Rawls‘ „A Theory of Justice“ und Abtreibung
Ein schöner Artikel von Jonah Goldberg: Wer Rawls‘ Verfassungsspiel ernstnimmt, muß gegen Abtreibung sein.
Before his death in 2002, Rawls was arguably the foremost proponent of “distributive justice.” In A Theory of Justice, he offered a thought experiment. Imagine you and a group of other people were in a kind of metaphysical limbo, tasked with designing a Society from scratch. But you exist behind what Rawls called a “veil of ignorance.” You will be “born” — “placed” is probably a better word — into that society, but you don’t know where on the socio-economic ladder you will land.
How would you, and others in this “original position,” want society to be arranged? The answer, according to Rawls: as fairly as possible. Since you don’t know where you’ll land, you’d want to reduce the chances that you’d be born with a disadvantage.
Das ist die Strategie „Mildere den schlechtesten Fall“. Andere Strategien sind denkbar. Das ist ein ernstes Problem für Rawls‘ Theorie; doch bleibe es hier dahingestellt.
Rawls proposed this thought experiment to help illuminate how we might better think about justice. Many political liberals embrace Rawlsianism — and claim President Obama as a member of their philosophical tribe — because it lends a powerful argument for distributing resources to the least well-off.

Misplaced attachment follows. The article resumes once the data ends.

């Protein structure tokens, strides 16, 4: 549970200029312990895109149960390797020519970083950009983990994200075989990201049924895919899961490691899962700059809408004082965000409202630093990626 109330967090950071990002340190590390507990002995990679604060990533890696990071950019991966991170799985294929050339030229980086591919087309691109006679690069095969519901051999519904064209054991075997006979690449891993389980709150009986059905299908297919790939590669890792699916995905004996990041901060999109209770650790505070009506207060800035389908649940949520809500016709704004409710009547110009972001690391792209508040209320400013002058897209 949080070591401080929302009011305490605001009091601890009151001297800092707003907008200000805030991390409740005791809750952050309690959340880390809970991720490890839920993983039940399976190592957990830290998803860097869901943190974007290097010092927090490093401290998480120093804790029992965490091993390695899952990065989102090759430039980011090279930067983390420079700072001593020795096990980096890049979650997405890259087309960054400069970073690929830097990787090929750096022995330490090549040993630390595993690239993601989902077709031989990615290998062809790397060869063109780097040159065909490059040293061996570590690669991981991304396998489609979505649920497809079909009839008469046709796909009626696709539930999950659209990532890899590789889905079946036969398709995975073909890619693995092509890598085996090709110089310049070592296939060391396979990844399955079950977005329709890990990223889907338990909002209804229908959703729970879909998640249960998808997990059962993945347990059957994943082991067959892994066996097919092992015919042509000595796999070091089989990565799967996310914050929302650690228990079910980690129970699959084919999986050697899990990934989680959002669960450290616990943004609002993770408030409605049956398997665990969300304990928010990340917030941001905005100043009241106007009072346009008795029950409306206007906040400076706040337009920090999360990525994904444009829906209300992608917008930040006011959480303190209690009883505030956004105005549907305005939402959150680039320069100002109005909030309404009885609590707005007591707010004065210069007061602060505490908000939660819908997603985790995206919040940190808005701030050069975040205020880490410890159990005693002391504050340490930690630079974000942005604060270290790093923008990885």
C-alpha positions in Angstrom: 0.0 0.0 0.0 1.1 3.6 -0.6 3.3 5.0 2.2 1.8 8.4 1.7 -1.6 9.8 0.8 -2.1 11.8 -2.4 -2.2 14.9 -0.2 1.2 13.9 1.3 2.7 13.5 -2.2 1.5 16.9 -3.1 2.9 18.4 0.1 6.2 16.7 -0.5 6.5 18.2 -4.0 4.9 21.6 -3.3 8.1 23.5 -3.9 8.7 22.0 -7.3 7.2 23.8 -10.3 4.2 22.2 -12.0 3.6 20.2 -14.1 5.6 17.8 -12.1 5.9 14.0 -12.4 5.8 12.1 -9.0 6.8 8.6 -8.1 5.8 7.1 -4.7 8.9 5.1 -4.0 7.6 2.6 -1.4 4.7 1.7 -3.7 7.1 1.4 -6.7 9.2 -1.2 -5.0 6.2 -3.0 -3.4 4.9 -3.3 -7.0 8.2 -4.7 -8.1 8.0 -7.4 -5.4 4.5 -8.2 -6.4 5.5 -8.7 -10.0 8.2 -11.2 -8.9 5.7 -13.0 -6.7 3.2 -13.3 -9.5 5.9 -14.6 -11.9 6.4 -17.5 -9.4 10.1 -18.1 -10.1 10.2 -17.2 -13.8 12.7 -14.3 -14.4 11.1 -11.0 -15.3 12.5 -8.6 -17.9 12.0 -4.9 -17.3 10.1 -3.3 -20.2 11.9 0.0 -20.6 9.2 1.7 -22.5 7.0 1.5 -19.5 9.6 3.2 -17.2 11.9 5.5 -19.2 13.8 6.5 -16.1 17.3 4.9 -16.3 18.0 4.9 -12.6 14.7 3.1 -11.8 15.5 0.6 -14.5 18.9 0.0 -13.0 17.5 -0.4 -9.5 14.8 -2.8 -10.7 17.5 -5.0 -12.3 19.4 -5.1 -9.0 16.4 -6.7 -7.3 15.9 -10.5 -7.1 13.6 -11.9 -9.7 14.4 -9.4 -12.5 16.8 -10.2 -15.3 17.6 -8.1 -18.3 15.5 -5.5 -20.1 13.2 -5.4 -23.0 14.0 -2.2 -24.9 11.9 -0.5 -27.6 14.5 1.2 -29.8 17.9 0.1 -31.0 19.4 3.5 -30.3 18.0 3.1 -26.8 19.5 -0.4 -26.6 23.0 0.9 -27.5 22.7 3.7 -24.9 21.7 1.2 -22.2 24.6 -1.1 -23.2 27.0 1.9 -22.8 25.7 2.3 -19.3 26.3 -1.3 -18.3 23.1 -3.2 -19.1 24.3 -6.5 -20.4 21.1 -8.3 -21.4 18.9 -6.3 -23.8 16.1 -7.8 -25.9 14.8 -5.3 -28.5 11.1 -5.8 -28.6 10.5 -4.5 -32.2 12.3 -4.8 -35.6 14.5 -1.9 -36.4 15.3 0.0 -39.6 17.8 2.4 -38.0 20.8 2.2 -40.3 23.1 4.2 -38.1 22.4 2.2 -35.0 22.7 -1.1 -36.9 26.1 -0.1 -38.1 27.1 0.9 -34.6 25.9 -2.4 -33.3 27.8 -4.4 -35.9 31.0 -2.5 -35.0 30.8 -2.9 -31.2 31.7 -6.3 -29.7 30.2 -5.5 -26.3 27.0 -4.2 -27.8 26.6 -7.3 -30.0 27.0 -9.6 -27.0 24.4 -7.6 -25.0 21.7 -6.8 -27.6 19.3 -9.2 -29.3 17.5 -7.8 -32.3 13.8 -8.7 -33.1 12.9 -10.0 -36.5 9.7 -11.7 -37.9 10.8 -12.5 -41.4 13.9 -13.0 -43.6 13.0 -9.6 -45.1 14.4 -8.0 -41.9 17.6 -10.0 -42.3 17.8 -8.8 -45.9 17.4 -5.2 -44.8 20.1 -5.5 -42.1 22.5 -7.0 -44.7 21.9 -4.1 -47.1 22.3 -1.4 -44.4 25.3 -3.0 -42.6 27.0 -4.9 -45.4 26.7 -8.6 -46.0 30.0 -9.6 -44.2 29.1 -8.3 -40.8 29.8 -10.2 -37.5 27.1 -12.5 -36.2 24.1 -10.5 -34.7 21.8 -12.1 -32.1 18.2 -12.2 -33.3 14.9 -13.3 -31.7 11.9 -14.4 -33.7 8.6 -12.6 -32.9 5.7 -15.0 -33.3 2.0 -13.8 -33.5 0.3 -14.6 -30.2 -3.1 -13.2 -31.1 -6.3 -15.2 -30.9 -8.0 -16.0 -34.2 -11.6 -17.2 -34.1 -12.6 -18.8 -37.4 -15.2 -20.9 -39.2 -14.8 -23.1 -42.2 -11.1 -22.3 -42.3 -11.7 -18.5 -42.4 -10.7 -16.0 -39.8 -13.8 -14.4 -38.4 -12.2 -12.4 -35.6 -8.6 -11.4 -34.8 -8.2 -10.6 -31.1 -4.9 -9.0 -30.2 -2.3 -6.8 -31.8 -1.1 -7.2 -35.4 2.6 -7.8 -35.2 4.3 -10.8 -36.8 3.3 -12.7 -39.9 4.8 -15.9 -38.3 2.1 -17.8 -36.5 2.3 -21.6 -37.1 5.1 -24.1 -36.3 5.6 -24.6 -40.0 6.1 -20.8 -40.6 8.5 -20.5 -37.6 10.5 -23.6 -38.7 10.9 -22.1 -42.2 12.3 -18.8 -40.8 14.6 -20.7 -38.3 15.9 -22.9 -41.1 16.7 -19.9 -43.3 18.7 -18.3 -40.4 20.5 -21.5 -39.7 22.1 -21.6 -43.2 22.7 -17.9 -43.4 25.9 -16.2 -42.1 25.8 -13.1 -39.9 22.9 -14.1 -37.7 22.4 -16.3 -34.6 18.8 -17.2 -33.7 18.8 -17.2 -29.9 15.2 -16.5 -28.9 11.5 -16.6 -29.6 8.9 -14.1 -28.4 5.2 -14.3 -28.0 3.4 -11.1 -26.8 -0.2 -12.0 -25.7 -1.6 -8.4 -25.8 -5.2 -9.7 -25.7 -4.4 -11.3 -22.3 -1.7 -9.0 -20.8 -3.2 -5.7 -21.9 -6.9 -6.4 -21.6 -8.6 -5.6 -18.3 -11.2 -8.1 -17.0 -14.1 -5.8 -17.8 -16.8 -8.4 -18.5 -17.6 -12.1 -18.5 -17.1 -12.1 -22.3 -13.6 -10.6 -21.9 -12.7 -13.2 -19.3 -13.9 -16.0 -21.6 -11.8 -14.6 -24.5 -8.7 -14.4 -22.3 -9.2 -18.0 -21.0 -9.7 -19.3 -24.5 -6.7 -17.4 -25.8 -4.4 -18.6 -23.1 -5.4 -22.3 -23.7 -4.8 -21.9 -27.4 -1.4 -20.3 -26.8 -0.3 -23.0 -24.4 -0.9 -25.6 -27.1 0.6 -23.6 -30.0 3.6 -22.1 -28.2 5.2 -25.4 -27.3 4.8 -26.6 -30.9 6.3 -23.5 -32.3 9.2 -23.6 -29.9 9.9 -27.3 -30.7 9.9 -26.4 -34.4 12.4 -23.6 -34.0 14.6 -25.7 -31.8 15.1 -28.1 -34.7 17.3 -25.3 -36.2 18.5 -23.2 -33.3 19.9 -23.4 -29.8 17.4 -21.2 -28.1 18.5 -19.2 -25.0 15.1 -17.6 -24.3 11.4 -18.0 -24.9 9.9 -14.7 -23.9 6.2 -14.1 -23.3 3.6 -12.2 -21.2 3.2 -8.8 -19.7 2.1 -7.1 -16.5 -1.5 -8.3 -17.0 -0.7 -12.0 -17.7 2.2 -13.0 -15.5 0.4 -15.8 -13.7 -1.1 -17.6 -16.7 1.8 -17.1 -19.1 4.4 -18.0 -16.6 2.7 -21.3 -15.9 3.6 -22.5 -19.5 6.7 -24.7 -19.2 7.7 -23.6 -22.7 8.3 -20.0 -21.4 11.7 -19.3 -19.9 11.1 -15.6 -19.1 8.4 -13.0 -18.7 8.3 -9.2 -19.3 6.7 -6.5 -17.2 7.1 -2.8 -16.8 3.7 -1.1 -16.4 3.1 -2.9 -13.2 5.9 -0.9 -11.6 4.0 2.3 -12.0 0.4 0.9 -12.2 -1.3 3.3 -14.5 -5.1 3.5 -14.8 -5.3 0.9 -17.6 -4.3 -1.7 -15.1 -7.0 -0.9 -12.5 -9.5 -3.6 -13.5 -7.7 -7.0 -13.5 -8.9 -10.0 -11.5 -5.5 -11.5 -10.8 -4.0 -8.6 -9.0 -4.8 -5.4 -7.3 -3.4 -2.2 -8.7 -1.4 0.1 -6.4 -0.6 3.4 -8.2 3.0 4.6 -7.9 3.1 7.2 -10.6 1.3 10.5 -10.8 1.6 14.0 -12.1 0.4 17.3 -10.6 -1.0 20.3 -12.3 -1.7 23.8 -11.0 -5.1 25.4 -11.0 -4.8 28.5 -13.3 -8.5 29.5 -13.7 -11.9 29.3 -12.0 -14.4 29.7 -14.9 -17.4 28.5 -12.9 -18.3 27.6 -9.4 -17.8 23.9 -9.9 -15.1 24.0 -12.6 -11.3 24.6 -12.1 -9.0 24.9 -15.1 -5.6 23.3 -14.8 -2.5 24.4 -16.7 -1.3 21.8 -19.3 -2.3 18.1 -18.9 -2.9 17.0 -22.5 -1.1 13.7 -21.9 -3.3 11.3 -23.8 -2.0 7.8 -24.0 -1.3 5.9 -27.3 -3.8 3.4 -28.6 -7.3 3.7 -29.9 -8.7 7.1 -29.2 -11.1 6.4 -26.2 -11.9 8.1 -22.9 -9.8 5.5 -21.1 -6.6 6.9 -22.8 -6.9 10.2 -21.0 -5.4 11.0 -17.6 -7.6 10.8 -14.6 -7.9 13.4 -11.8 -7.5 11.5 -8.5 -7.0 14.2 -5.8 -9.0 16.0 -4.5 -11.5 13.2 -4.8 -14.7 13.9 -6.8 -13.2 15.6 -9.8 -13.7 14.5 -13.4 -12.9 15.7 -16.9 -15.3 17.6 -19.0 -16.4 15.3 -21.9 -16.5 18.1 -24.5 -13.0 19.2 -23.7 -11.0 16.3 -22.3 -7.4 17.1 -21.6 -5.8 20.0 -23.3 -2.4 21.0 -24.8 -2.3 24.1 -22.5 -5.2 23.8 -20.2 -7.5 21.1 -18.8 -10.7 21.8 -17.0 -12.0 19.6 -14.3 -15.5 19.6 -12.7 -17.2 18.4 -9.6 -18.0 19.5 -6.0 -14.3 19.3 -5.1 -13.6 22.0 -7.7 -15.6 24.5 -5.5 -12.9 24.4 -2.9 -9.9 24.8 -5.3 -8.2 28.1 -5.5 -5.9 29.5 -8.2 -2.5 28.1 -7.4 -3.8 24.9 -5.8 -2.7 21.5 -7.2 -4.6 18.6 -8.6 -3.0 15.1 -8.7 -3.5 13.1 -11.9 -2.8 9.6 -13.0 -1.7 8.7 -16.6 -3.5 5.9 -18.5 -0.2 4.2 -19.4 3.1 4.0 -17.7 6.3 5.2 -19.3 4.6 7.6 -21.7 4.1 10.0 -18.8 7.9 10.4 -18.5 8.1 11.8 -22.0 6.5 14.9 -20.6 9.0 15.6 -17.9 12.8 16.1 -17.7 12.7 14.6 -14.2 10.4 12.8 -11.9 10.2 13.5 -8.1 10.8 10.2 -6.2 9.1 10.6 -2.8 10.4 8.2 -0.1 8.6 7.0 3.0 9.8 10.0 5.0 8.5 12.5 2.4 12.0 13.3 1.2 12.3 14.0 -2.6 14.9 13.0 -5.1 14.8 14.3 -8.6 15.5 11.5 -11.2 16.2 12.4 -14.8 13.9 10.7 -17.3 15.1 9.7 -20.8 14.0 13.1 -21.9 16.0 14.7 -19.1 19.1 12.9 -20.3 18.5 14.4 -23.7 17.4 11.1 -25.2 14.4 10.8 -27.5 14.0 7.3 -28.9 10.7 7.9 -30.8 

A better approach, consistent with the spirit of Rawlsianism, would focus on fair rules for everyone, not government spoils. Where the Rawlsian “original position” really falls apart for me is on the question of abortion. Practically, the only true “original position” isn’t in some hypothetical realm, but in the womb. And the first choice we would all have from behind the veil of ignorance is to be born in the first place.
Mit einem Wort: Rawlsianer können nicht gleichzeitig für eine Sozialpolitik sein, die die ökonomisch Schwachen unterstützt, und mit den Ungeborenen die in jeglicher Hinsicht Schwächsten ans Messer liefern.